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BGP Next Hop Dependent Capabilities Attribute
draft-ietf-idr-entropy-label-13

Document Type Active Internet-Draft (idr WG)
Authors Bruno Decraene , John Scudder , Wim Henderickx , Kireeti Kompella , Satya Mohanty , Jim Uttaro , Bin Wen
Last updated 2023-12-04 (Latest revision 2023-10-09)
Replaces draft-scudder-idr-entropy-label, draft-ietf-idr-next-hop-capability
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Shepherd write-up Show Last changed 2023-11-06
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draft-ietf-idr-entropy-label-13
Internet Engineering Task Force                         B. Decraene, Ed.
Internet-Draft                                                    Orange
Updates: 6790, 7447 (if approved)                     J. G. Scudder, Ed.
Intended status: Standards Track                        Juniper Networks
Expires: 11 April 2024                                     W. Henderickx
                                                                   Nokia
                                                             K. Kompella
                                                        Juniper Networks
                                                              S. Mohanty
                                                           Cisco Systems
                                                               J. Uttaro
                                                 Independent Contributor
                                                                  B. Wen
                                                                 Comcast
                                                          9 October 2023

             BGP Next Hop Dependent Capabilities Attribute
                    draft-ietf-idr-entropy-label-13

Abstract

   RFC 5492 allows a BGP speaker to advertise its capabilities to its
   peer.  When a route is propagated beyond the immediate peer, it is
   useful to allow certain capabilities to be conveyed further.  In
   particular, it is useful to advertise forwarding plane features.

   This specification defines a BGP transitive attribute to carry such
   capability information, the "Next Hop Dependent Capabilities
   Attribute," or NHC.  Unlike the capabilities defined by RFC 5492,
   those conveyed in the NHC apply solely to the routes advertised by
   the BGP UPDATE that contains the particular NHC.

   This specification also defines an NHC capability that can be used to
   advertise the ability to process the MPLS Entropy Label as an egress
   LSR for all NLRI advertised in the BGP UPDATE.  It updates RFC 6790
   and RFC 7447 concerning this BGP signaling.

Status of This Memo

   This Internet-Draft is submitted in full conformance with the
   provisions of BCP 78 and BCP 79.

   Internet-Drafts are working documents of the Internet Engineering
   Task Force (IETF).  Note that other groups may also distribute
   working documents as Internet-Drafts.  The list of current Internet-
   Drafts is at https://datatracker.ietf.org/drafts/current/.

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   Internet-Drafts are draft documents valid for a maximum of six months
   and may be updated, replaced, or obsoleted by other documents at any
   time.  It is inappropriate to use Internet-Drafts as reference
   material or to cite them other than as "work in progress."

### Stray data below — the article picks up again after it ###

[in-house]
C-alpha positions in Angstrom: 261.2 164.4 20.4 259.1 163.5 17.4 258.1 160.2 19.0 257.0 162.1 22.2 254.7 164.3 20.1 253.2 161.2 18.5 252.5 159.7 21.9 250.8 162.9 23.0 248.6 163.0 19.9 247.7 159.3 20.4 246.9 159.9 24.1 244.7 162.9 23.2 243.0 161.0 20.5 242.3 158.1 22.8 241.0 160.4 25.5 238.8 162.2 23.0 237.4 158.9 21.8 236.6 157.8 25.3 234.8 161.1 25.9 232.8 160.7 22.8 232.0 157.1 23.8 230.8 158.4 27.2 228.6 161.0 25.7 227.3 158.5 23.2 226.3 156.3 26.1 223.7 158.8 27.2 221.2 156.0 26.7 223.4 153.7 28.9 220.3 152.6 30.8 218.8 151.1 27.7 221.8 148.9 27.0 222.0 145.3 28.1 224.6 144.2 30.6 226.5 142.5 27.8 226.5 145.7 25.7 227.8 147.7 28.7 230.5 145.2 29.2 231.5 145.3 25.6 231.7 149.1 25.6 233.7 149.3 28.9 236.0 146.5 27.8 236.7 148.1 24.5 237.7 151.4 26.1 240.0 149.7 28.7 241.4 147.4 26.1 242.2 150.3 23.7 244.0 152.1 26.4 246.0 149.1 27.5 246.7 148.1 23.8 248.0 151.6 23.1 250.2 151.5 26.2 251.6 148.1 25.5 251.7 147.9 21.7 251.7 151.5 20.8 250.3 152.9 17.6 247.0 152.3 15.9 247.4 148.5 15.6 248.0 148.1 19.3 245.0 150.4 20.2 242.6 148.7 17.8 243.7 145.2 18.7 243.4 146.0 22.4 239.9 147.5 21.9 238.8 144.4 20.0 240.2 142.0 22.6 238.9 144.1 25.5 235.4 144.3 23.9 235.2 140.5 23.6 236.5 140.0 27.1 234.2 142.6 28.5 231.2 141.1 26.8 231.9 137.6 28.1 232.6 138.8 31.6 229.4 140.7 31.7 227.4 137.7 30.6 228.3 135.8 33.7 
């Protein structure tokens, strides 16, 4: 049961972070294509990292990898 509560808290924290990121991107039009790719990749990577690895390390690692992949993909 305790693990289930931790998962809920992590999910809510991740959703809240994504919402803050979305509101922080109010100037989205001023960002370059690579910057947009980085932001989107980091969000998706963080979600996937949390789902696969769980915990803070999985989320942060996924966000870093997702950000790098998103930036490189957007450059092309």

This Internet-Draft will expire on 11 April 2024.

Copyright Notice

   Copyright (c) 2023 IETF Trust and the persons identified as the
   document authors.  All rights reserved.

   This document is subject to BCP 78 and the IETF Trust's Legal
   Provisions Relating to IETF Documents (https://trustee.ietf.org/
   license-info) in effect on the date of publication of this document.
   Please review these documents carefully, as they describe your rights
   and restrictions with respect to this document.  Code Components
   extracted from this document must include Revised BSD License text as
   described in Section 4.e of the Trust Legal Provisions and are
   provided without warranty as described in the Revised BSD License.

Table of Contents

   1.  Introduction  . . . . . . . . . . . . . . . . . . . . . . . .   3
     1.1.  Requirements Language . . . . . . . . . . . . . . . . . .   4
   2.  BGP Next Hop Dependent Capabilities Attribute . . . . . . . .   4
     2.1.  Encoding  . . . . . . . . . . . . . . . . . . . . . . . .   4
     2.2.  Sending the NHC . . . . . . . . . . . . . . . . . . . . .   6
       2.2.1.  Aggregation . . . . . . . . . . . . . . . . . . . . .   7
     2.3.  Receiving the NHC . . . . . . . . . . . . . . . . . . . .   7
     2.4.  Attribute Error Handling  . . . . . . . . . . . . . . . .   8
     2.5.  Network Operation Considerations  . . . . . . . . . . . .   9
   3.  Entropy Label Capability (ELCv3)  . . . . . . . . . . . . . .   9
     3.1.  Encoding  . . . . . . . . . . . . . . . . . . . . . . . .  10
     3.2.  Sending the ELCv3 . . . . . . . . . . . . . . . . . . . .  10
       3.2.1.  Aggregation . . . . . . . . . . . . . . . . . . . . .  11
     3.3.  Receiving the ELCv3 . . . . . . . . . . . . . . . . . . .  11
     3.4.  ELCv3 Error Handling  . . . . . . . . . . . . . . . . . .  11
   4.  Legacy ELC  . . . . . . . . . . . . . . . . . . . . . . . . .  11
   5.  IANA Considerations . . . . . . . . . . . . . . . . . . . . .  12
   6.  Security Considerations . . . . . . . . . . . . . . . . . . .  12
     6.1.  Considerations for the NHC  . . . . . . . . . . . . . . .  13
     6.2.  Considerations for the ELCv3 Capability . . . . . . . . .  14
   7.  References  . . . . . . . . . . . . . . . . . . . . . . . . .  14